• 4. services and measures for capacity increase by the simultaneous transmission of multiple connections over the same radio channel (MIMO2) and the interface to modern mobile radio networks with other technologies, such as UMTS and WLAN. A further example of the future capability of the Vodafone D2 platform worthy of mention here is the future planning for ETSI-TETRA "Phase 2 Services“ ("TETRA Advanced Packet Services (TAPS)“): TAPS standardises the services known in GSM as General Packet Radio Service (GPRS) for a one-to-one implementation on the TETRA radio platform. These services have not only been developed and standardised in GSM, but are already available and in use as a mass service in Vodafone D2. With the introduction of a digital radio network on the basis of GSM-BOS, the BOS would simultaneously ensure inexpensive access to the future TETRA data services (TAPS) without themselves making any investments in the infrastructure: If required, GPRS would already be available to the BOS from the Vodafone D2 platform and could be used in the terminals from the start. The alternative would be, first, to establish a TETRA Release 1 digital radio network and, later, to acquire the additional infrastructure required for TAPS and the associated terminals. The expert is aware from numerous discussions with BOS representatives, that packet data transmission is already regarded today as a very important service for the BOS, even if it does not appear among the minimum requirements in [4]. Only one technical parameter value is mentioned by the GAN in [4] which appears at present not to be completely achieved by a Vodafone D2 platform: The time taken, according to measurements, for the set-up of a new connection for a group on a GSM/ASCI platform is < 2 sec in 95% of all cases with Fast Call Set-Up or < 2.5 sec with Normal Call Set-Up, instead of the mean duration of 0.5 sec specified for the digital radio network of the BOS. See the extensive analyses in [9]. It should be pointed out that the new set-up of a group call is an event which occurs infrequently because, after set-up of a connection, a group remains active for a prolonged period, while, in the case of GSM-BOS, each group member can speak at any time (at latest after 0.5 sec). In order to make the waiting time for the availability of a new group connection occur less frequently, a group call can, if necessary, be held open in GSM-BOS, even when no subscriber has been active for a long period, so that the resumption of the group call is possible with practically no delay (in < 0.5 sec). It has also been shown in [1] and [8] that, for digital radio networks to TETRA or TetraPOL specification, the set-up of a new connection for a group in the case of high communication traffic volume, even if all group members are in the same cell, takes a mean of 1 - 2 sec and < 4.5 sec in 95% of all cases. The expert anticipates, with a probability verging on certainty, that when the group is extended outside the area of one base station control, and even more so when more than one switching centre is involved, the set-up of a connection for a group call in the TETRA network, even in the case of low traffic volume, will take just as long as in GSM-BOS, so that there is practically no difference between the systems in this respect. This estimate of the length of waiting time for the set-up of a group connection is confirmed from the 2 Multiple In, Multiple Out 4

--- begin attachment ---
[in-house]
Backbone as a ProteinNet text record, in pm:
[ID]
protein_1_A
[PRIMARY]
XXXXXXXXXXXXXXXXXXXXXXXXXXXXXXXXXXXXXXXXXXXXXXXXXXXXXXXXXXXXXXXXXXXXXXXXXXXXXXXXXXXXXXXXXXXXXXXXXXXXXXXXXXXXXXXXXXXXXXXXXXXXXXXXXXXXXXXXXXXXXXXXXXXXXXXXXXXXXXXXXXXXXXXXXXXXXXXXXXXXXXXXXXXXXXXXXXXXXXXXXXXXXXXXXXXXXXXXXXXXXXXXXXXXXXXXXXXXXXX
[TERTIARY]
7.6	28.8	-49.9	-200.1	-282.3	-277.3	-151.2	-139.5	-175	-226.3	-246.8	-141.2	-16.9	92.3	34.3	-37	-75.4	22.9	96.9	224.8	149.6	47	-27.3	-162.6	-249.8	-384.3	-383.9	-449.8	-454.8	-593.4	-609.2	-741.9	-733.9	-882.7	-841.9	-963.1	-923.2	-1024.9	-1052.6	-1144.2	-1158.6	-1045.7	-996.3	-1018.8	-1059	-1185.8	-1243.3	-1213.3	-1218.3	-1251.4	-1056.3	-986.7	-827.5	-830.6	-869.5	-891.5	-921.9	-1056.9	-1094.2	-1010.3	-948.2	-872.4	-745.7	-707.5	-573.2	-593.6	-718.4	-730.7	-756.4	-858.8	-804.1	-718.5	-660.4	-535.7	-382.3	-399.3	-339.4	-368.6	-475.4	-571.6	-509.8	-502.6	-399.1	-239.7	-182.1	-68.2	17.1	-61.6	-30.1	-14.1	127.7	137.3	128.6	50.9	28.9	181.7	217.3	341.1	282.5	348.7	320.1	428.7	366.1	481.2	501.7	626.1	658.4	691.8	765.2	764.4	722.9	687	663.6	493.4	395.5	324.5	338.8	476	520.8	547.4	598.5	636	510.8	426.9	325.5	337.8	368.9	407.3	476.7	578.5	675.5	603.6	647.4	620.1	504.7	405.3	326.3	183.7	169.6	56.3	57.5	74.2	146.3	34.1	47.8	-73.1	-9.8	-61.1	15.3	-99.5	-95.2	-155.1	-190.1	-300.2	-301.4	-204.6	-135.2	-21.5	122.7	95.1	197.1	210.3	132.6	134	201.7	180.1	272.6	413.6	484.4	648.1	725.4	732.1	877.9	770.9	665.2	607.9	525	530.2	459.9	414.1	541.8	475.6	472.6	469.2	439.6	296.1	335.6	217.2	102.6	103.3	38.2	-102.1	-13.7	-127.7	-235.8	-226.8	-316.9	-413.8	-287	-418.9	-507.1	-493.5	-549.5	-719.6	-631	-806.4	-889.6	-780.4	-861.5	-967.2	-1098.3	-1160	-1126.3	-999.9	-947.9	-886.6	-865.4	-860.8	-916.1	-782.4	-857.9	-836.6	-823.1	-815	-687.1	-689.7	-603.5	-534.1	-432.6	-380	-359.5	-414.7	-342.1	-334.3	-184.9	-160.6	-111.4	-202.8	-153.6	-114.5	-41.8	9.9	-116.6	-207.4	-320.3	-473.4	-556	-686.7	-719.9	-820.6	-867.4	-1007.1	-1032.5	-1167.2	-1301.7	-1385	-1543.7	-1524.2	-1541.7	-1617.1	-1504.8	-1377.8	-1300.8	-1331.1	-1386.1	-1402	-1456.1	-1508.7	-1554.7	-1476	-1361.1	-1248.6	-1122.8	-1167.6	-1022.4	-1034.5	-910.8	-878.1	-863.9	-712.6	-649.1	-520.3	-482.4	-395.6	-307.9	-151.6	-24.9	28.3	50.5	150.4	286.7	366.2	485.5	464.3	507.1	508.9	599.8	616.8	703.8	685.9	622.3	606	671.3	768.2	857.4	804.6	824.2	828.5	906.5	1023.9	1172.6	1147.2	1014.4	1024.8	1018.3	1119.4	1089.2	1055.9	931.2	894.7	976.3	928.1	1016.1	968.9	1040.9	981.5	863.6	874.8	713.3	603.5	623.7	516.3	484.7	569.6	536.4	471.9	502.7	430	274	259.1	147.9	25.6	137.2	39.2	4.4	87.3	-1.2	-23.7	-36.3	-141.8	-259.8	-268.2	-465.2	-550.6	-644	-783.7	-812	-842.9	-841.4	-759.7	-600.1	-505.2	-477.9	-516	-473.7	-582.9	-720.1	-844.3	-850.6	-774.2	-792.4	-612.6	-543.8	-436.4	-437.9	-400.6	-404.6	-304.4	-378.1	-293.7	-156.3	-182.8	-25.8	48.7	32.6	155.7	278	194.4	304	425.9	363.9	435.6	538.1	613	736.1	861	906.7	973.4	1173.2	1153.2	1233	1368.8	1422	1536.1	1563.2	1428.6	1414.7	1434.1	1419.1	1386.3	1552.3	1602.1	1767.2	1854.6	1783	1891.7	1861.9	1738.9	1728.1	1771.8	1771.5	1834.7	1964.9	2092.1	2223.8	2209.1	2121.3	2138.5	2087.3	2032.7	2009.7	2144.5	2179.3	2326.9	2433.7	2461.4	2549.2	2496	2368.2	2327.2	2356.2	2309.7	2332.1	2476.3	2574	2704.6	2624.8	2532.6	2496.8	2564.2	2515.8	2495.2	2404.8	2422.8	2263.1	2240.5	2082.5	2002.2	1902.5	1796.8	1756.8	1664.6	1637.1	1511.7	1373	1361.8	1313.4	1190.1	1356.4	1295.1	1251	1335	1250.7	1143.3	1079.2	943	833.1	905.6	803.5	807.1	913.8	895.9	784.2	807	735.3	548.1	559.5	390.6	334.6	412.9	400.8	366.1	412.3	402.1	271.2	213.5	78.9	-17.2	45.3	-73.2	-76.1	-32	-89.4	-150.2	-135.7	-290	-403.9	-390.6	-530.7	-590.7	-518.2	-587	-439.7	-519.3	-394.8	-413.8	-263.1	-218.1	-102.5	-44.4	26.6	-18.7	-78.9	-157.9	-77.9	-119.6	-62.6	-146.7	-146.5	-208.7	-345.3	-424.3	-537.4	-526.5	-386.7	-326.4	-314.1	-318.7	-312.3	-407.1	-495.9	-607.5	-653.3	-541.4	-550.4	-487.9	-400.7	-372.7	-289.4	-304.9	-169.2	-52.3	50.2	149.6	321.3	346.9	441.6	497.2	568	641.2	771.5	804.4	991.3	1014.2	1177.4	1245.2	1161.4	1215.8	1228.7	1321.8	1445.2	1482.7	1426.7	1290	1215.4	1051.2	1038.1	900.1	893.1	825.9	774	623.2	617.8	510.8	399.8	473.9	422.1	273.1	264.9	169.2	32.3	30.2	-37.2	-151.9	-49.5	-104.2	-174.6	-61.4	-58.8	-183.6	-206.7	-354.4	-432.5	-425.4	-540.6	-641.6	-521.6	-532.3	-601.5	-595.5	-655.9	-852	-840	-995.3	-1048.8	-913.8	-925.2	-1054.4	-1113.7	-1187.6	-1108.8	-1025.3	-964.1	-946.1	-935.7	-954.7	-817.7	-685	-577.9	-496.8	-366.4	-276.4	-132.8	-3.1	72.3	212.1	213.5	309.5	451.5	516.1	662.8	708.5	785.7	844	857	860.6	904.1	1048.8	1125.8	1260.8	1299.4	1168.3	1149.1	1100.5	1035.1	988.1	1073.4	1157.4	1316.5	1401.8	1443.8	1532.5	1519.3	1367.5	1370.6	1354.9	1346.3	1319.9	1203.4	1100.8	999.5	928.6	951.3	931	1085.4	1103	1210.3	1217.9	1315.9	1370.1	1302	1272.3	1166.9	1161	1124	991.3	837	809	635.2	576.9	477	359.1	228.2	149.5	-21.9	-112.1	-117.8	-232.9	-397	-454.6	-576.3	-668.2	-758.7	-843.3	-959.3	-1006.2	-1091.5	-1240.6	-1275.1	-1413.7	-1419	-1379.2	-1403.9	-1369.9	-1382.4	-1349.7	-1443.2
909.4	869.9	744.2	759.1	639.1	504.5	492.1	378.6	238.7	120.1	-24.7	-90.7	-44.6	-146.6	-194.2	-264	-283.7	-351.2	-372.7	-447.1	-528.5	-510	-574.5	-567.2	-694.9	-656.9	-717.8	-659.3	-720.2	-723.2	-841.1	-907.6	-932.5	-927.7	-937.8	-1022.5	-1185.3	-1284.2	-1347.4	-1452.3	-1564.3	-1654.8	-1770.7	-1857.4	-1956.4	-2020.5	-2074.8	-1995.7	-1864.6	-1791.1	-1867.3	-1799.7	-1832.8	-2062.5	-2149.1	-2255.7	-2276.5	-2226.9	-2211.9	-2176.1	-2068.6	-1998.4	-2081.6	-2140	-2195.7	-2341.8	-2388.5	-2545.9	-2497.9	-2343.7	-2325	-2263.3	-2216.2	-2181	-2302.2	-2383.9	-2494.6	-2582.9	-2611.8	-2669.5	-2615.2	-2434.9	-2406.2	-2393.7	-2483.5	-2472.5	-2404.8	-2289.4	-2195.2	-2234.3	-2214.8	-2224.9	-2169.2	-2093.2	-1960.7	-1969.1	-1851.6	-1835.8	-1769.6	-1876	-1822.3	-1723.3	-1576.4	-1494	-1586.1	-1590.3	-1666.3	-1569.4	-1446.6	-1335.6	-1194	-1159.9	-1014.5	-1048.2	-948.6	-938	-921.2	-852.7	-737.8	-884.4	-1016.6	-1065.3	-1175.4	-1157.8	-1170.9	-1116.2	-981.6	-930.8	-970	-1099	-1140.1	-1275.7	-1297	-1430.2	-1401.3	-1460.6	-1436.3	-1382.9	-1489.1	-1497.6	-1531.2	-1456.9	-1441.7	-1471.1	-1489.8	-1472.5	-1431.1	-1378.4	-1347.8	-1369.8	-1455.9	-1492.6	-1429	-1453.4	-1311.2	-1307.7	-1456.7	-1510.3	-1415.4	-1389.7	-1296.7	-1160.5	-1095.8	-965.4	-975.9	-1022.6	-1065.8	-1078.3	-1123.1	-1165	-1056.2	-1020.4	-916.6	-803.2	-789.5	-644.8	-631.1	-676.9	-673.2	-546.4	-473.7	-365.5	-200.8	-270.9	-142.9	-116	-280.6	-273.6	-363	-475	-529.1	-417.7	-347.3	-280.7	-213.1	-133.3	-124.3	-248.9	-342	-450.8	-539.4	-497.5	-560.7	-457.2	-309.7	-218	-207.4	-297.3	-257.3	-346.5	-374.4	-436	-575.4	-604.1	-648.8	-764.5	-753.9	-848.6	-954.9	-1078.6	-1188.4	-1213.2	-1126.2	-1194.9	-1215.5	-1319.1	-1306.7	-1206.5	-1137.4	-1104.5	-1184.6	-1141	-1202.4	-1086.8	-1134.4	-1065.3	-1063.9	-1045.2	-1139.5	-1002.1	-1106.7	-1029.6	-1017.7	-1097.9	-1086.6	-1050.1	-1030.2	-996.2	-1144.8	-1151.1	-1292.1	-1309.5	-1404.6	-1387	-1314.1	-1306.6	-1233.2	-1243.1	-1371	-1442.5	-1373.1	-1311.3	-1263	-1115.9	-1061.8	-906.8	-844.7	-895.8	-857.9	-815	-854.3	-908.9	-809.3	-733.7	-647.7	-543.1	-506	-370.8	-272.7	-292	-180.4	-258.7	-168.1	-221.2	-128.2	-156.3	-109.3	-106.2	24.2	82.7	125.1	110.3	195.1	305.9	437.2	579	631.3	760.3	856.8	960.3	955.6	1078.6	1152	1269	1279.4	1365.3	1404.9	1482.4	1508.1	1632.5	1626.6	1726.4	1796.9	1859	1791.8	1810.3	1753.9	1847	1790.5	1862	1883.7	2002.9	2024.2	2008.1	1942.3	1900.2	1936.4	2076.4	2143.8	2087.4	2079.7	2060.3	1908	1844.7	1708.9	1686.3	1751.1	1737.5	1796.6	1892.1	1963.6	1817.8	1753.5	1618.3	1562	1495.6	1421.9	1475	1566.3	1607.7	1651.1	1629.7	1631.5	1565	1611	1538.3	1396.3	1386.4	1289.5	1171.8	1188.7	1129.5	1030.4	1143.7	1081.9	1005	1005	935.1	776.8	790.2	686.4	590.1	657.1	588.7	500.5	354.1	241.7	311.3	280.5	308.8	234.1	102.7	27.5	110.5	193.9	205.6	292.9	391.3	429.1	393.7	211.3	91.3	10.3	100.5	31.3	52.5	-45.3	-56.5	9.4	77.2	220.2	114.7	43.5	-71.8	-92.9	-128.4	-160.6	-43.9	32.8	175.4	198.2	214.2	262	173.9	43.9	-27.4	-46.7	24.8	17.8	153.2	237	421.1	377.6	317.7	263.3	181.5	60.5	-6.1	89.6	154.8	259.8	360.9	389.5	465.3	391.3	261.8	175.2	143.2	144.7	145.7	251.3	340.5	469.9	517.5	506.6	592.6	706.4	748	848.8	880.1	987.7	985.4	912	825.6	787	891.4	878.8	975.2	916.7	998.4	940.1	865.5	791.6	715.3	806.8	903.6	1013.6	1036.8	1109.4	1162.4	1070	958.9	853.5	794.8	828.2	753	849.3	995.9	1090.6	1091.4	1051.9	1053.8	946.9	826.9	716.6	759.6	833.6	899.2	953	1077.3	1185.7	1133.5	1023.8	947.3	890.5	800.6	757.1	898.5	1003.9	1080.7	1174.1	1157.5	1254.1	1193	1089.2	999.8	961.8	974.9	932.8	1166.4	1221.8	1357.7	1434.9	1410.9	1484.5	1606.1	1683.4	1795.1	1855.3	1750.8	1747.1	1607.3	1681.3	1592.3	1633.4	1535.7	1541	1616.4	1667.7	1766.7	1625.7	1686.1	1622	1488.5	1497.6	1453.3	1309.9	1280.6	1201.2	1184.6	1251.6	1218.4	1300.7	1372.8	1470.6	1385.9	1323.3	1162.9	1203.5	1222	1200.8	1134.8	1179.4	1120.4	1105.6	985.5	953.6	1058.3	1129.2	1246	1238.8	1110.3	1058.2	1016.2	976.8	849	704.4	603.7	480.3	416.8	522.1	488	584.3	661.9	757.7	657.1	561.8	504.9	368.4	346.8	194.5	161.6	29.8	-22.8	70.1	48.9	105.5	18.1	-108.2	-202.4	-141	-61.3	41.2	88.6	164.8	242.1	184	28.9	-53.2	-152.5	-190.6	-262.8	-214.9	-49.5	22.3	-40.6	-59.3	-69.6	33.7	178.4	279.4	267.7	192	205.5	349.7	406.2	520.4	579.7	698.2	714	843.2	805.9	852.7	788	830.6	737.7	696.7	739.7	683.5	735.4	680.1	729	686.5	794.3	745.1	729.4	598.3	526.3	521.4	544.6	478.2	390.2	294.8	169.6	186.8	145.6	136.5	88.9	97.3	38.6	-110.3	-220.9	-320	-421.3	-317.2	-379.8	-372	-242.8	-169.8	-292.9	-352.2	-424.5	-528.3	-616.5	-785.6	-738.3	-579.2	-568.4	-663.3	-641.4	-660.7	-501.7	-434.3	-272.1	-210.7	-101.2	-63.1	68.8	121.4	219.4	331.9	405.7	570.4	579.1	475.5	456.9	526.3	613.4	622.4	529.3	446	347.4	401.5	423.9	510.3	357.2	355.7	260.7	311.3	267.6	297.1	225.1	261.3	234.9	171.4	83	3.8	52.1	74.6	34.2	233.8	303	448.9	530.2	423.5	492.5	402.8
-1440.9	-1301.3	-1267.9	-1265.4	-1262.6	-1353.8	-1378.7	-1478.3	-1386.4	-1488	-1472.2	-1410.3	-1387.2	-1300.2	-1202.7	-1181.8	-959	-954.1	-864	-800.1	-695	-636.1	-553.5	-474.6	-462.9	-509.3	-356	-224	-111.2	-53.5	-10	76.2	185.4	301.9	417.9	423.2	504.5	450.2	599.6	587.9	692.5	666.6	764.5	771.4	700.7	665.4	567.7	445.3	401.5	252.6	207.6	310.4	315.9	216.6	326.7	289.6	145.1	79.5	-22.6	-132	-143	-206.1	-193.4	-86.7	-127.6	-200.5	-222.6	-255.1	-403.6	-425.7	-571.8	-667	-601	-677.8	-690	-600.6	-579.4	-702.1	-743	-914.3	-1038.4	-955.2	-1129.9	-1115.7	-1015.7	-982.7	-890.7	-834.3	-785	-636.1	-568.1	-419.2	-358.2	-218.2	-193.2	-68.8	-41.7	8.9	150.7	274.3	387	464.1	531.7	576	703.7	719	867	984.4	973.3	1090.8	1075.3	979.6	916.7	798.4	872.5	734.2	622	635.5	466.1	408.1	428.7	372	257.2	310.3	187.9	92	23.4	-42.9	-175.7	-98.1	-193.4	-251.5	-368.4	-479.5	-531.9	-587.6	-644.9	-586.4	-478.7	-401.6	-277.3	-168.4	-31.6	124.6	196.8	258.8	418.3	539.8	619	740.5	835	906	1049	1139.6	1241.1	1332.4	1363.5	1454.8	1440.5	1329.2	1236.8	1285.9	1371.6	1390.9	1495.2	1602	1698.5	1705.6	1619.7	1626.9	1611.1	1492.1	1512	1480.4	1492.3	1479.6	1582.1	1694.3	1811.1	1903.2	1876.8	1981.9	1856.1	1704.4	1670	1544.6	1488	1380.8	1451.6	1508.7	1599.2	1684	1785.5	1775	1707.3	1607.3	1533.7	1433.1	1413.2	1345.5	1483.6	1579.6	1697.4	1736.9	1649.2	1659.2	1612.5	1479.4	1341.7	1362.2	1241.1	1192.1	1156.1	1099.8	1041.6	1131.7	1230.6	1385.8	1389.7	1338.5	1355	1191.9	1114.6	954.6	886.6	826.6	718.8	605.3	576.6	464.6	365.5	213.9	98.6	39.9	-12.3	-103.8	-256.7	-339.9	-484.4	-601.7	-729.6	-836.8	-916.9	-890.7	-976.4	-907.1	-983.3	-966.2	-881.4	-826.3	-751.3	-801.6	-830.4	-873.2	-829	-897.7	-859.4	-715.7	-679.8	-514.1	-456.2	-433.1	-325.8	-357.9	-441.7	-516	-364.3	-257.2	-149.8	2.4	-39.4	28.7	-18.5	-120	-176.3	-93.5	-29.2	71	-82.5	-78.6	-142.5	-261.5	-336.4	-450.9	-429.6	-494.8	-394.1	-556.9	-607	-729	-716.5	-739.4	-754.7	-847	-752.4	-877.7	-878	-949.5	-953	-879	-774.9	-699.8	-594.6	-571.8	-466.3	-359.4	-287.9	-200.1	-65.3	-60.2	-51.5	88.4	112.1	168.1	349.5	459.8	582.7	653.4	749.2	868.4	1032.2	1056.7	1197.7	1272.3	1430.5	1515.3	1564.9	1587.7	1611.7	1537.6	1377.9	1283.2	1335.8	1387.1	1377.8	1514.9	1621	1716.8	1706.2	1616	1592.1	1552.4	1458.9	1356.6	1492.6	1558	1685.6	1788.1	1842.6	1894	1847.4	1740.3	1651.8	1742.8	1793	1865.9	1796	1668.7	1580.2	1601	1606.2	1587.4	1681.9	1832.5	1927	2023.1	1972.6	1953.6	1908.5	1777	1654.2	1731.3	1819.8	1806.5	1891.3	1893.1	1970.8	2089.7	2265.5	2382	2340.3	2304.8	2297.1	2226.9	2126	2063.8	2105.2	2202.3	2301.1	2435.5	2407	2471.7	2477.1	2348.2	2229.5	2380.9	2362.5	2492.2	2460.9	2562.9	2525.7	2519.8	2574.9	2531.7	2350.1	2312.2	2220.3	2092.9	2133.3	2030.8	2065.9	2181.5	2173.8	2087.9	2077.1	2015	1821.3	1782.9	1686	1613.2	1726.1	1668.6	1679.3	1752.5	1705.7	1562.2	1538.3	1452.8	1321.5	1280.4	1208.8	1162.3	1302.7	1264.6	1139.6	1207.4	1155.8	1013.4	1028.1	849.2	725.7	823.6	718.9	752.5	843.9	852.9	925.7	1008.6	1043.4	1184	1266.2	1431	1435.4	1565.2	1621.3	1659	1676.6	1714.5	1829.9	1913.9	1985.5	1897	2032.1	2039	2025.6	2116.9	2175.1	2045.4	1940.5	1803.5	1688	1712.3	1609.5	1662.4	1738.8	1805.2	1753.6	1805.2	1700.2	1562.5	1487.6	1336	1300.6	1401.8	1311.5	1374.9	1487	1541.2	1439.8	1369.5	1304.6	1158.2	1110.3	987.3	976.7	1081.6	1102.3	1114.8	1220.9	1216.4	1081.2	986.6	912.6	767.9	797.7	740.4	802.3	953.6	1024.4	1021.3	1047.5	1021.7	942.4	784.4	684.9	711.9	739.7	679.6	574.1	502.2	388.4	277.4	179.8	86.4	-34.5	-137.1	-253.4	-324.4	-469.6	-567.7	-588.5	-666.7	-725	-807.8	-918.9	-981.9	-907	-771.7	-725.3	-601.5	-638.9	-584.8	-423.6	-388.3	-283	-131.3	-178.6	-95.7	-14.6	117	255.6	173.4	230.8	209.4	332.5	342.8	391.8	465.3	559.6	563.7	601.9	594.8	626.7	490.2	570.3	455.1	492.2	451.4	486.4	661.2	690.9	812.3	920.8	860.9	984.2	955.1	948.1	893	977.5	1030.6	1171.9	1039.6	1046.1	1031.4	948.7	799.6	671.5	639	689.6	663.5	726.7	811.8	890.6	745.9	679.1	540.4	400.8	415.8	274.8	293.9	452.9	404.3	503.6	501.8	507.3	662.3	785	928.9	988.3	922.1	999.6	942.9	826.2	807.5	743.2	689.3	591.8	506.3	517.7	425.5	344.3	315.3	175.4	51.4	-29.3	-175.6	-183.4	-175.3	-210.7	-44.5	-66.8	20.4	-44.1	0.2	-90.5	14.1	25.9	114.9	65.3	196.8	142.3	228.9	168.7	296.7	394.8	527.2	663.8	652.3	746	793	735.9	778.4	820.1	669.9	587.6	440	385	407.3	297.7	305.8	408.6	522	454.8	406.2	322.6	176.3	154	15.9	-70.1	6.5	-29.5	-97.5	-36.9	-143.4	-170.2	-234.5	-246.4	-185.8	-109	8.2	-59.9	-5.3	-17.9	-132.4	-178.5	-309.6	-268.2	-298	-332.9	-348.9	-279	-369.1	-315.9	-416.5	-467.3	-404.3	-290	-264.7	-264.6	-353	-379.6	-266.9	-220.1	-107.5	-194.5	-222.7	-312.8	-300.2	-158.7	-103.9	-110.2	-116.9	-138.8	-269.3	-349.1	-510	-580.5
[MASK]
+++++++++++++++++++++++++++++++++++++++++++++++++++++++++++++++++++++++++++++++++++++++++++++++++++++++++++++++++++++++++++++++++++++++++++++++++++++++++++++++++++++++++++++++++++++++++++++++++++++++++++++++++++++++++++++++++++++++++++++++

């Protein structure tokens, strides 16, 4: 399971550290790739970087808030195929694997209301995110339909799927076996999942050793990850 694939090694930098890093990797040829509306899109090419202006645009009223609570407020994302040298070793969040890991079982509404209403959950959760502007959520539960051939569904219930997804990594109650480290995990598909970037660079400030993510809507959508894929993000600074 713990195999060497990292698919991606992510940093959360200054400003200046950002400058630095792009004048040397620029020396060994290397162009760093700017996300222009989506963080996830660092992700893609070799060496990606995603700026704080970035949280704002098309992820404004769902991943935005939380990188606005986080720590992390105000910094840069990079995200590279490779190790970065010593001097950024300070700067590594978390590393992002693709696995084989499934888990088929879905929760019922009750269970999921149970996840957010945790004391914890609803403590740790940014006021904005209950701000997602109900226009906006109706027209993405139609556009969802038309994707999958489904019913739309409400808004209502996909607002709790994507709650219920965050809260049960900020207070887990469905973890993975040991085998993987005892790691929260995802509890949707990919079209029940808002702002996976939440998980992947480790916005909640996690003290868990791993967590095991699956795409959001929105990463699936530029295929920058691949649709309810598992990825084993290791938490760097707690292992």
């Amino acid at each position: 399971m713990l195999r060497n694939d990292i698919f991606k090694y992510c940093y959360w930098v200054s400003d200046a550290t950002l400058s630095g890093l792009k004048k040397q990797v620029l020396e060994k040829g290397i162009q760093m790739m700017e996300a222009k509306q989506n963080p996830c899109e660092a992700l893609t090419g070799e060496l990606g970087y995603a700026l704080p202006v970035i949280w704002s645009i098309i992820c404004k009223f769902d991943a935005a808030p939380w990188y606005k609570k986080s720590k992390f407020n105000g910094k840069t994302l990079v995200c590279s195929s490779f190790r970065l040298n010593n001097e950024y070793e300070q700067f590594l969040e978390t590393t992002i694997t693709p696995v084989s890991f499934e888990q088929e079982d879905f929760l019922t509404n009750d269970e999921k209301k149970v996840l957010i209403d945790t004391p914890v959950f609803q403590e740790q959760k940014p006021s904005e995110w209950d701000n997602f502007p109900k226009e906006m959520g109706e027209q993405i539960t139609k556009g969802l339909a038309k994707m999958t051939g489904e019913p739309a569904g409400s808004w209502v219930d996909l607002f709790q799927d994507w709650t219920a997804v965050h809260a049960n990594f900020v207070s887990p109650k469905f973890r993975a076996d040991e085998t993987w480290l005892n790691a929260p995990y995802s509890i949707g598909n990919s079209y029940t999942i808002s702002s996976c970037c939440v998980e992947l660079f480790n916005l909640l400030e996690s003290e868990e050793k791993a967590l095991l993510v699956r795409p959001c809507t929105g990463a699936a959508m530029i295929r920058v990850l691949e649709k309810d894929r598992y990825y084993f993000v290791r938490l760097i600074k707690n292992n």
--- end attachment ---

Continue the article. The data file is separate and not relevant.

• 5. operational activity of an existing large TETRA network, in which "something like 0.5 – 2.2 sec on average and 95% confidence limits up to 5 sec“ have been observed. Thus, the only parameter which appears to be more favourable to a TETRA solution as opposed to GSM-BOS (the short time for the set-up of group connections) proves, on closer inspection, to be unsuitable for a differentiation of the systems. In the view of the expert, even if a TETRA system permitted a slightly faster connection set-up for group calls, the Vodafone D2 platform would still be preferable: In comparison with the establishment of a new digital radio network for the BOS according to TETRA standard, that (as shown above) would permit no connection set-up at all for mobile handsets at many locations in Germany (or would locally separate group members from their group) because of its inadequate radio coverage, the universally available Vodafone D2 network appears to the expert to be much the better solution, since it permits handset connection set-up for groups almost everywhere and does not separate mobile phone handsets from their group. It must also be assumed that, upon the introduction of the BSI compliant authentication of group members, the values quoted above for the set-up of a group call will be prolonged by several seconds, independent of the radio technology used, i.e. both for TETRA and for GSM-BOS networks. In ongoing discussions, the possibility is sometimes raised of using the direct mode for connection with the emergency vehicle in the case of inadequate mobile handset coverage in order to incorporate mobile handsets into the communications. It should be noted here that a mobile handset communicating in direct mode cannot be received by all group members and that the few frequencies reserved for the direct mode do not permit any traffic volume worth mentioning, so that the incorporation of the direct mode is no alternative to proper radio coverage. It should be mentioned that, on introduction of the Vodafone solution at 380 MHz, 3 MHz (= 120 channels) would be available for the direct mode, whereby a foreseeable bottle- neck in a future digital radio network for the BOS would be elegantly eliminated. The important performance features of a digital radio network for the BOS according to [4, 5, 6] are briefly compared below with the possibilities of GSM-BOS. The complete report contains a detailed comparison. A. Radio coverage for voice and data transmission: The coverage demanded in [4] for the final configuration is greatly over-fulfilled by the Vodafone D2 platform: There is mobile handset coverage in-house and in tunnels almost everywhere in Germany. The qualification of GSM for very fast moving objects (high speed trains and aircrafts) has been proven in practice. B. Cell change/Operations in motion: GSM-BOS permits the flexibility demanded by the BOS through the manual definition of freely structured Group Areas and the dynamic inclusion of defined cells in which group members are present, the almost uninterrupted (< 0,5 sec) availability of group communications services and connection with the control centre for subscribers on the move, even in the case of a change of the radio cell concerned and the presence of group members in multiple radio cells. In this case, for the respective groups, only those cells are covered in which a subscriber is actually present. A function could be implemented through which the radio cells surrounding the occupied cells would also be covered. 5